Individual Sessions offered by Elizabeth Anderson.
Fees & Services:
Engaging in weekly counseling is an expensive commitment and I want to acknowledge that upfront. I believe therapy is worth the cost because you will be investing your time & money in a process that will help you understand yourself better, will help you find a sense of balance & peace of mind. Weekly counseling will also give you the skills to interact with family members, co-workers, and friends in a more meaningful way. These are all important areas of your life that will be enhanced by embarking on a therapeutic journey.
- $100.00 for 50-minute session
- $150.00 For 90-minute Soul Work Session
What To Expect From Psychotherapy:
- Psychotherapy cannot be successful unless you want to be there. Though I believe everyone can benefit from psychotherapy, you can’t heal if you don’t come on your own accord. First and foremost, it’s essential that you not feel trapped into making an appointment. Out of concern and love, parents sometimes force children and teens into therapy before they are ready. The same goes for adults when partners, friends, or relatives pressure them to get into treatment. If you feel coerced into going to therapy, express your discomfort to the therapist. Often, I detect when this has happened and rework the session to give the decision-making power back to the patient. There are other times that I’m not so attuned and miss the clues. Therapists are nurturers and helpers but not mind readers, so don’t hold in your reluctance.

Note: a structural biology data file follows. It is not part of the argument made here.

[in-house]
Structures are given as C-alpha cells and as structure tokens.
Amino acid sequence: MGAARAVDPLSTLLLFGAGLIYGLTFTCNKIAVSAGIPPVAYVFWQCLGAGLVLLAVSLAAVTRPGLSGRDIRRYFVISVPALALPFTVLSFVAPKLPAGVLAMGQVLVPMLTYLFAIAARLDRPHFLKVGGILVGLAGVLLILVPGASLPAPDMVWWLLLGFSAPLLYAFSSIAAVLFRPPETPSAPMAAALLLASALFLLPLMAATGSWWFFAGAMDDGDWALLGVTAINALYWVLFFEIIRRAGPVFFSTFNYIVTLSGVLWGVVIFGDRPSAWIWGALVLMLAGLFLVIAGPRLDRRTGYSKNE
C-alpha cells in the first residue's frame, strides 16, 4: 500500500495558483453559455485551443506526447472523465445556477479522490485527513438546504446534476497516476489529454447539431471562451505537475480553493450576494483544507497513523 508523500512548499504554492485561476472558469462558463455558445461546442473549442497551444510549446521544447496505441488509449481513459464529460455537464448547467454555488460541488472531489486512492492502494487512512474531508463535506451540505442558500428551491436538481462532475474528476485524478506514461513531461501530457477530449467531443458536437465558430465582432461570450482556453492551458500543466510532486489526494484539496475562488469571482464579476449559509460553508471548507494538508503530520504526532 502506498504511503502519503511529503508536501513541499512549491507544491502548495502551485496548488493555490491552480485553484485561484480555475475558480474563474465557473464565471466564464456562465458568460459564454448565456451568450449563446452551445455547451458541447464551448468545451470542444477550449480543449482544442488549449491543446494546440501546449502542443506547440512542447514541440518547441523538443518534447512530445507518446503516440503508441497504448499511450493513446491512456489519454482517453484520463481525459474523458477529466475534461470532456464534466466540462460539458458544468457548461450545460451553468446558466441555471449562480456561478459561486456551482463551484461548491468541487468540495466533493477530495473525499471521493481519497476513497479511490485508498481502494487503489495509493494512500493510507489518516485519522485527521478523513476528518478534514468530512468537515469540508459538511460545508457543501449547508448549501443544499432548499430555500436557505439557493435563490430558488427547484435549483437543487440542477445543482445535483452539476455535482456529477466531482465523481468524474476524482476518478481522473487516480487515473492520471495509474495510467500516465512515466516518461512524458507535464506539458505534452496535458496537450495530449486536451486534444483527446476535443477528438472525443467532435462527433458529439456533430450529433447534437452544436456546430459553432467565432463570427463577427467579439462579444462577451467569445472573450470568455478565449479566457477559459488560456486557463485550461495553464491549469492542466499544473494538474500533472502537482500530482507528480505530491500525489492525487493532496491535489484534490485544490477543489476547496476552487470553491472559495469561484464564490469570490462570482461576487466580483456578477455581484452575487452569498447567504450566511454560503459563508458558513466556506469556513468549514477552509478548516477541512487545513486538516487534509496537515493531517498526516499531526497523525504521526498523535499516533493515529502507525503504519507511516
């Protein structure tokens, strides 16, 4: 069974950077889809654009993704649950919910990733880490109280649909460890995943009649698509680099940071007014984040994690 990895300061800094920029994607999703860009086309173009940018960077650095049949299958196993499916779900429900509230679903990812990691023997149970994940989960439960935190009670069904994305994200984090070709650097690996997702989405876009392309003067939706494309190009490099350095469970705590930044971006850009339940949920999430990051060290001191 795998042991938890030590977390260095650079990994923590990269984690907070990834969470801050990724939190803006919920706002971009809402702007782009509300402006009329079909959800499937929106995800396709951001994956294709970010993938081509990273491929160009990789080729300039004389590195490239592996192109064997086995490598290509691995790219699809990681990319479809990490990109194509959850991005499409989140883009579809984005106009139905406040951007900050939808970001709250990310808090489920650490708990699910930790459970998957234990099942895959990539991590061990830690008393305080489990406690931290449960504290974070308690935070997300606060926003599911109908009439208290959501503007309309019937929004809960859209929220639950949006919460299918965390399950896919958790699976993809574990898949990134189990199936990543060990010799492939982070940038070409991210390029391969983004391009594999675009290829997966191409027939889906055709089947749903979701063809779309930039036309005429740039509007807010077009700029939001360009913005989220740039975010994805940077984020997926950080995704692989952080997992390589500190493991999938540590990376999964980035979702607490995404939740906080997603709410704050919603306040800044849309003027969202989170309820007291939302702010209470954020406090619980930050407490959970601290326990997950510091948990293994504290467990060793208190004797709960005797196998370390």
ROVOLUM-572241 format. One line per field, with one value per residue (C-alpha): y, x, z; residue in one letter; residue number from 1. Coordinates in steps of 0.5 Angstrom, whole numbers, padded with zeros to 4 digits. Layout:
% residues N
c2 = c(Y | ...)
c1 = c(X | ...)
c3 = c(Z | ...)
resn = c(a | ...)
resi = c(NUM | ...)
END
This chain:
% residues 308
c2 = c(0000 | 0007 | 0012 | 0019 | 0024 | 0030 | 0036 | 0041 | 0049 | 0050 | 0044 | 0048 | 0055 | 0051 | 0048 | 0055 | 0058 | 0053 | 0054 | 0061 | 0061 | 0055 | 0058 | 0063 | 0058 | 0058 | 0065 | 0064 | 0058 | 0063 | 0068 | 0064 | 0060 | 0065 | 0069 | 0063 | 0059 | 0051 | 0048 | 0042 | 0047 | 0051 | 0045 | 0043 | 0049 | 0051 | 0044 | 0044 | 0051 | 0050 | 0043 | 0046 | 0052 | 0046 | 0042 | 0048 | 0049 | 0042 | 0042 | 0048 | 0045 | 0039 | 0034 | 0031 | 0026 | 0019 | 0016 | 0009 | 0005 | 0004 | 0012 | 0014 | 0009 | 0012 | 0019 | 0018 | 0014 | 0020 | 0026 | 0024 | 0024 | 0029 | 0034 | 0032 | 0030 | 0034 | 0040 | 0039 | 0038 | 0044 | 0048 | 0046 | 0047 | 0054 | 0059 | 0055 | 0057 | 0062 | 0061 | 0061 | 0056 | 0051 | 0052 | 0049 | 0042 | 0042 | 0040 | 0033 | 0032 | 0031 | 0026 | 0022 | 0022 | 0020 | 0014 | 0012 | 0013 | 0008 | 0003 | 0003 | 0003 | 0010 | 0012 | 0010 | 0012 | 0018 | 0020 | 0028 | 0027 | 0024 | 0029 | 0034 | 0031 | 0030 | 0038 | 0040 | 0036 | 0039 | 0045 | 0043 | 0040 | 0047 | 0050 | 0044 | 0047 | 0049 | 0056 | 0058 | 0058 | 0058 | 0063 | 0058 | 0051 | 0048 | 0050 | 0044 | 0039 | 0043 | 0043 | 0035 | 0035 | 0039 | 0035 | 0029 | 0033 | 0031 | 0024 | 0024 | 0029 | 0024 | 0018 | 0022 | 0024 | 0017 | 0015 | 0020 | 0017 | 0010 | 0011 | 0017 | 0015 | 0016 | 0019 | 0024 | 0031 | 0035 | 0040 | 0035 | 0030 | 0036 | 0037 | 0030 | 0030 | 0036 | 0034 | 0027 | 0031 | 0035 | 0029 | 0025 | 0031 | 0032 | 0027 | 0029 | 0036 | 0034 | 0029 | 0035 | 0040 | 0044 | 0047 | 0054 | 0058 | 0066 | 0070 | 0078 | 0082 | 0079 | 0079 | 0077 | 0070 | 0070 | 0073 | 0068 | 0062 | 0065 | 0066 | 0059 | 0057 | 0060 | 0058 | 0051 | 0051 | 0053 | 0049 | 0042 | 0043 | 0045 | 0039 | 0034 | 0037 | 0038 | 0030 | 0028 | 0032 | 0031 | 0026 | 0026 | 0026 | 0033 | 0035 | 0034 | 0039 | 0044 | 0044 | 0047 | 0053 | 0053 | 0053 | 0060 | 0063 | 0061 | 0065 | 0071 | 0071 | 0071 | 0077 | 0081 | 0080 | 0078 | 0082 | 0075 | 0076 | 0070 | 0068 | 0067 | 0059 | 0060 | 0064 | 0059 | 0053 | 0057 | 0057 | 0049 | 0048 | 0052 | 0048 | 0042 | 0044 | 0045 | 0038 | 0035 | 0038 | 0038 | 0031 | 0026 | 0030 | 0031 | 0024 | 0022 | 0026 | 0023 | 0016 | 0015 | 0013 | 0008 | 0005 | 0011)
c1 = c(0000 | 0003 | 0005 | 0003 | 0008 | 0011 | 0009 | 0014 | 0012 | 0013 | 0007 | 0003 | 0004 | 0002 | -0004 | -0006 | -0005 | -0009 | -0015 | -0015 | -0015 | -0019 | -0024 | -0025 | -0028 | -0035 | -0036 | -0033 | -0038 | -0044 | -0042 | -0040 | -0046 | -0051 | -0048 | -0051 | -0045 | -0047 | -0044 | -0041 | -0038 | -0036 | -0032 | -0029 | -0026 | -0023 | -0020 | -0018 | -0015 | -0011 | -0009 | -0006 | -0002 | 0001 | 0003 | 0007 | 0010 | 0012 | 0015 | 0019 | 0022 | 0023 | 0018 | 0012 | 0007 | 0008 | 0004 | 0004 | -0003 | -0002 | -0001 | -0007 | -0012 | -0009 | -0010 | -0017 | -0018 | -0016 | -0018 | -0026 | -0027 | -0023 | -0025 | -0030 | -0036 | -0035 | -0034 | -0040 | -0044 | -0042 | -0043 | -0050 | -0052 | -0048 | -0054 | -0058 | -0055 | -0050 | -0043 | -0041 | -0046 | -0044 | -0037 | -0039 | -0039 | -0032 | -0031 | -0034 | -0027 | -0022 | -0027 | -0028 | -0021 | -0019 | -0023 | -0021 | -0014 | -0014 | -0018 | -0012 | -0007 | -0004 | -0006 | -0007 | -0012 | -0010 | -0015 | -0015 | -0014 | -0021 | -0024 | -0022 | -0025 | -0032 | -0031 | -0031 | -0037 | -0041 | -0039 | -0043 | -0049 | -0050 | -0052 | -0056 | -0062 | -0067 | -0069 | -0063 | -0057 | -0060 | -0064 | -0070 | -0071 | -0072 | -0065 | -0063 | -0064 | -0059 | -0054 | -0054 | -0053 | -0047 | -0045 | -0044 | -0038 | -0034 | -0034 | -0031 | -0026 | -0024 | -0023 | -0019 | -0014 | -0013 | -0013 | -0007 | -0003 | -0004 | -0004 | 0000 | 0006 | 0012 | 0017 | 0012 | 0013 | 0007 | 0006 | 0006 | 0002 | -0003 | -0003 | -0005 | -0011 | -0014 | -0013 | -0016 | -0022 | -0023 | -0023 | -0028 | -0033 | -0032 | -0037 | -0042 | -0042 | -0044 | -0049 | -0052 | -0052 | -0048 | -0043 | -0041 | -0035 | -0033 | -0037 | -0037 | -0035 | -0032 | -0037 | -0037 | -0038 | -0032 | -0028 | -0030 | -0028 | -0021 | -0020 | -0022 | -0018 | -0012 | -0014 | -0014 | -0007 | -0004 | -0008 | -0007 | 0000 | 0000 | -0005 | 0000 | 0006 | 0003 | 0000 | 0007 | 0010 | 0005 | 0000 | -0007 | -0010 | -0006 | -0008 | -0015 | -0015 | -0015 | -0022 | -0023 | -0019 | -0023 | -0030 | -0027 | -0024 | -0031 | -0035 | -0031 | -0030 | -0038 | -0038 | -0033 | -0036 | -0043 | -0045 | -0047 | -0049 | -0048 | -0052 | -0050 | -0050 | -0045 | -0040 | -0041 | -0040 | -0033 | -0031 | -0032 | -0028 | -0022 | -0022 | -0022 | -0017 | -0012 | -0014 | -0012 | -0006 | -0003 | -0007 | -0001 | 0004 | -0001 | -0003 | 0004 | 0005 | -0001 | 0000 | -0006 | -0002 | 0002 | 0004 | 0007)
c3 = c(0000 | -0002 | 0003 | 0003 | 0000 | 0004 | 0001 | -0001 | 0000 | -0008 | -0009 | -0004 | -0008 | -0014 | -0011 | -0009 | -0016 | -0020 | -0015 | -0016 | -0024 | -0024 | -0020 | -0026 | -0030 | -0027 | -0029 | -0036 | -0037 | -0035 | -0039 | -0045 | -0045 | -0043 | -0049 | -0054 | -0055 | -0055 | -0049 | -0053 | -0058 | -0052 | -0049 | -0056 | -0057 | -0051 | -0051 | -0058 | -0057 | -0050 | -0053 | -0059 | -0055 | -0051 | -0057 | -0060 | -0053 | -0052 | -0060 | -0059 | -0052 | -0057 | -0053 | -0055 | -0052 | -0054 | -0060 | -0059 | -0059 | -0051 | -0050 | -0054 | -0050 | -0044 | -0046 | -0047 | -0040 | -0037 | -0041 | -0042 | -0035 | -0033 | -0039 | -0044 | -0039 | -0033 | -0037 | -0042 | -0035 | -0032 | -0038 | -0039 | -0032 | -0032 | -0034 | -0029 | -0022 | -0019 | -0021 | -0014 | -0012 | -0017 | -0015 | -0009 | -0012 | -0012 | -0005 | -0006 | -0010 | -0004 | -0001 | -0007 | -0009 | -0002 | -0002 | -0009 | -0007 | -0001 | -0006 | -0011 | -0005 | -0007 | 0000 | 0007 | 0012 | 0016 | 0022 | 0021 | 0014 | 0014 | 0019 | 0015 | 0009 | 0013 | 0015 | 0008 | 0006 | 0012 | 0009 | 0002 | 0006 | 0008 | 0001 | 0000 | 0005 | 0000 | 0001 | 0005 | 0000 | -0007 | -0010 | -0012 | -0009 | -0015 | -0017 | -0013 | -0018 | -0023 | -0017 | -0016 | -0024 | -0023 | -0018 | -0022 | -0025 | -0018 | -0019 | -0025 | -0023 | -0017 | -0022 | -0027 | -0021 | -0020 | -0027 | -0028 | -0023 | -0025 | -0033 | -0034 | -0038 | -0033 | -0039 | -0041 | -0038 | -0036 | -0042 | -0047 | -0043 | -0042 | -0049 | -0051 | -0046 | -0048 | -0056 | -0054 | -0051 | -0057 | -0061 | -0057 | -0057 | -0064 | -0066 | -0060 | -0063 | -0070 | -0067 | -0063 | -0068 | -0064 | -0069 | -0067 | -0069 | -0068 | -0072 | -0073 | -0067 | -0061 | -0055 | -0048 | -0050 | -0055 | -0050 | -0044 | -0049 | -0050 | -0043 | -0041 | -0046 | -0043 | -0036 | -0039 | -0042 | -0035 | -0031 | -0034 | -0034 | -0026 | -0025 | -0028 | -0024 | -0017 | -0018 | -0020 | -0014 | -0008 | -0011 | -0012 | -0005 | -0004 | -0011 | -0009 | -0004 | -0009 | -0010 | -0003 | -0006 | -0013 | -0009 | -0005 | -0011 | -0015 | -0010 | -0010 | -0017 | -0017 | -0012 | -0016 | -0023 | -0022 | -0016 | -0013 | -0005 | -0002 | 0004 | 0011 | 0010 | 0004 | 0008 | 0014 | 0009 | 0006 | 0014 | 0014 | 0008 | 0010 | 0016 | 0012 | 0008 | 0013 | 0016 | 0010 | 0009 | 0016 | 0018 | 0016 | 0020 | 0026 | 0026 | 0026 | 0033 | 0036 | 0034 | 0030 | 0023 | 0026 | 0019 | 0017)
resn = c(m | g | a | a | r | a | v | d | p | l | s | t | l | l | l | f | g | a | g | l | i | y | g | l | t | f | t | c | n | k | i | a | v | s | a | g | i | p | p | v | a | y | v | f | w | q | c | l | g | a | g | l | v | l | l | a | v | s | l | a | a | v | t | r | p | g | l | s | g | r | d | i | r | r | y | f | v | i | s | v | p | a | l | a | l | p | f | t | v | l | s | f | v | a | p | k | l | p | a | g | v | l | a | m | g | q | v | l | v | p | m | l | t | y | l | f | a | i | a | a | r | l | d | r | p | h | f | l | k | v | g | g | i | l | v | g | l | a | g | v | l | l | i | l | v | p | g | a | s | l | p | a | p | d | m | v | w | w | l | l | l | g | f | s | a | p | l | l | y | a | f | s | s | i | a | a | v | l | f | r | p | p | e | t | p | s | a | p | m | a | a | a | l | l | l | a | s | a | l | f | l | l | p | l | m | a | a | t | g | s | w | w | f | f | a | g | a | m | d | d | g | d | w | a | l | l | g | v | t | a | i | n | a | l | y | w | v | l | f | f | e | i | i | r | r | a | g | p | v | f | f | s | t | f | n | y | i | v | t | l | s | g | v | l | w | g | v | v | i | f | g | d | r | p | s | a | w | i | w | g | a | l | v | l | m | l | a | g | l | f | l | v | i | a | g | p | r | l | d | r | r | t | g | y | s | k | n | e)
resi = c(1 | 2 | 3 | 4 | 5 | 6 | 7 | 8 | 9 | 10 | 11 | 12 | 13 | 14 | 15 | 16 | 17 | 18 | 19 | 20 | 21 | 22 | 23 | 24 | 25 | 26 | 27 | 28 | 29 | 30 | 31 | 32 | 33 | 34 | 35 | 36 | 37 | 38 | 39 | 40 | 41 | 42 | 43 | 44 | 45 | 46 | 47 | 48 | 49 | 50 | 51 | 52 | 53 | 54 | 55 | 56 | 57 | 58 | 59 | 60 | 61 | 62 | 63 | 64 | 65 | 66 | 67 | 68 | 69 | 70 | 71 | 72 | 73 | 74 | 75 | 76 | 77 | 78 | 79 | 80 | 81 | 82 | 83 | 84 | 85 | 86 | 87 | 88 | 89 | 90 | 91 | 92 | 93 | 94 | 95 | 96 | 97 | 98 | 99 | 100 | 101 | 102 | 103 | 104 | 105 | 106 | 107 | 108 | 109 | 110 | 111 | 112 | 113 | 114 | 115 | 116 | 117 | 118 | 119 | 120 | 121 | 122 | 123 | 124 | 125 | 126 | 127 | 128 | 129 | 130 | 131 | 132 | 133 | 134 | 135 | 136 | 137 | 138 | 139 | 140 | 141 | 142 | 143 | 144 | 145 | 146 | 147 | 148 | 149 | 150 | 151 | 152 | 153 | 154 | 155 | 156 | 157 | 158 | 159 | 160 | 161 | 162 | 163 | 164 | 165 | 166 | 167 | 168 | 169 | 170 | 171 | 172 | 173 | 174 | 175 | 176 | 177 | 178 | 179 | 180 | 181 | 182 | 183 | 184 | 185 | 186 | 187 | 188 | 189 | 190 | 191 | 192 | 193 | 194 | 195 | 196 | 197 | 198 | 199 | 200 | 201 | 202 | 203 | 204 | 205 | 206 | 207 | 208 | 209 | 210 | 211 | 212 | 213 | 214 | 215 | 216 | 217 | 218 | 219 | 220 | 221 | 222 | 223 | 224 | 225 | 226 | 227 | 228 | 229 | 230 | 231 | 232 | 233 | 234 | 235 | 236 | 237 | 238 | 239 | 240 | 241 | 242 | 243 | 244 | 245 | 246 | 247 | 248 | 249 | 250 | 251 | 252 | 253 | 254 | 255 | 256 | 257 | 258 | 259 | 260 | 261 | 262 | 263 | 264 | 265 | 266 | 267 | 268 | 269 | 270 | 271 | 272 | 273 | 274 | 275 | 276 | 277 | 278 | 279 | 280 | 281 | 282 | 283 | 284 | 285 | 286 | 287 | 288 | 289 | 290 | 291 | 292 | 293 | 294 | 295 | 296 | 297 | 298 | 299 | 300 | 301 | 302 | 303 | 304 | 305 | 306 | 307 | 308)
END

2. Psychotherapy will not fix you. YOU will fix you. The job of a psychotherapist is to help you help yourself. Think of the Chinese proverb, “Give a man a fish; you feed him for a day. Teach a man to fish; you feed him for a lifetime.” Advice-giving creates dependency, whereas helping you discover your patterns that keep you stuck or undermine your well-being creates self-awareness. The goal of psychotherapy is to empower you with ways to deal with life issues, learn the triggers for your depression, and build resiliency, so you can find well-being.
3. Psychotherapy does not always make you feel better. Making a breakthrough in therapy is always exciting and meaningful. However, achieving awareness sometimes requires you to be brave and fearless. Recalling memories and experiences, or changing a behavioral style, can be trying, upsetting—even overwhelming. Being in therapy will reduce your symptoms and help you feel better, but it’s beneficial to know that the journey can sometimes be bumpy. So, for psychotherapy to be a successful, you have to crave change, possess a curiosity of your inner world and an interest in understanding what motivates you, and tolerate a moderate degree of frustration. This is where the myth that only crazy people—or weak-minded individuals—go to therapy gets the boot. Talk therapy is a valiant undertaking. And anyone who says otherwise is foolishly misinformed.
4. Psychotherapy will not work if you have unrealistic expectations. Setting realistic goals can make psychotherapy a winning experience. Change does not happen overnight. Nor does the development of insight. Hardest of all is replacing old behaviors with new ones. It takes time. I remember feeling frustrated that I couldn’t resume my college studies faster when I first entered treatment. My suicidal thinking was reduced and my despair lifted in just a few sessions. Why did I have to wait until next semester to get back to classes? I didn’t want to graduate a semester late, and I seemed more concerned about the passage of time than the healing that needed to be done. Talking with my therapist helped me realized that I was being unrealistic—and that I needed time to recover from my depressive episode. Once I realized that I had other hurdles to cross, talk therapy took on a deeper meaning to me. When it comes to your depression, make sure you and your therapist center therapy with sensible and realistic objectives, specific to your needs. As time progresses, you can review these targeted goals and redefine them if necessary. Remember, yard by yard is hard, inch by inch a cinch.
(From Psychology Today)
(cited from Psychology Today).